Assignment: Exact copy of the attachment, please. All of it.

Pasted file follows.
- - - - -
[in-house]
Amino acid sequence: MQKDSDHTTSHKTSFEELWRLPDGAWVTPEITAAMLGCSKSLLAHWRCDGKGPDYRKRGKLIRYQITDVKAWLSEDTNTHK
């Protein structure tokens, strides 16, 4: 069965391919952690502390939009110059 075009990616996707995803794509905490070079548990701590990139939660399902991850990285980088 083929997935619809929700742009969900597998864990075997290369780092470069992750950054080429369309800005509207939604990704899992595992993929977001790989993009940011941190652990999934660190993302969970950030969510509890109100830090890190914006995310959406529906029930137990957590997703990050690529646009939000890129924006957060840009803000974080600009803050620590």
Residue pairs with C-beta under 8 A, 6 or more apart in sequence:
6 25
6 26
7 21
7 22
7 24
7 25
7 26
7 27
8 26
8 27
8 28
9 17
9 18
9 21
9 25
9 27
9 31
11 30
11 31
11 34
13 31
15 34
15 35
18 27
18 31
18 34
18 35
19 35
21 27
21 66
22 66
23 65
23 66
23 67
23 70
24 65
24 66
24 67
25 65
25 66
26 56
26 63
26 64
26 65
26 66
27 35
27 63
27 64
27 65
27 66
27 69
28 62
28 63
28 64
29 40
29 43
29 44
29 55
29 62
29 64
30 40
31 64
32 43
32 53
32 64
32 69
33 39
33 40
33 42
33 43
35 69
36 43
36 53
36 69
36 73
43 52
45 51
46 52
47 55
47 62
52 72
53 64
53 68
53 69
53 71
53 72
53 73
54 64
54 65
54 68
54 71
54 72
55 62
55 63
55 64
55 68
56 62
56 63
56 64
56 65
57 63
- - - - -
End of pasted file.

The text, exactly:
[in-house]
Amino acid sequence: MQKDSDHTTSHKTSFEELWRLPDGAWVTPEITAAMLGCSKSLLAHWRCDGKGPDYRKRGKLIRYQITDVKAWLSEDTNTHK
């Protein structure tokens, strides 16, 4: 069965391919952690502390939009110059 075009990616996707995803794509905490070079548990701590990139939660399902991850990285980088 083929997935619809929700742009969900597998864990075997290369780092470069992750950054080429369309800005509207939604990704899992595992993929977001790989993009940011941190652990999934660190993302969970950030969510509890109100830090890190914006995310959406529906029930137990957590997703990050690529646009939000890129924006957060840009803000974080600009803050620590």
Residue pairs with C-beta under 8 A, 6 or more apart in sequence:
6 25
6 26
7 21
7 22
7 24
7 25
7 26
7 27
8 26
8 27
8 28
9 17
9 18
9 21
9 25
9 27
9 31
11 30
11 31
11 34
13 31
15 34
15 35
18 27
18 31
18 34
18 35
19 35
21 27
21 66
22 66
23 65
23 66
23 67
23 70
24 65
24 66
24 67
25 65
25 66
26 56
26 63
26 64
26 65
26 66
27 35
27 63
27 64
27 65
27 66
27 69
28 62
28 63
28 64
29 40
29 43
29 44
29 55
29 62
29 64
30 40
31 64
32 43
32 53
32 64
32 69
33 39
33 40
33 42
33 43
35 69
36 43
36 53
36 69
36 73
43 52
45 51
46 52
47 55
47 62
52 72
53 64
53 68
53 69
53 71
53 72
53 73
54 64
54 65
54 68
54 71
54 72
55 62
55 63
55 64
55 68
56 62
56 63
56 64
56 65
57 63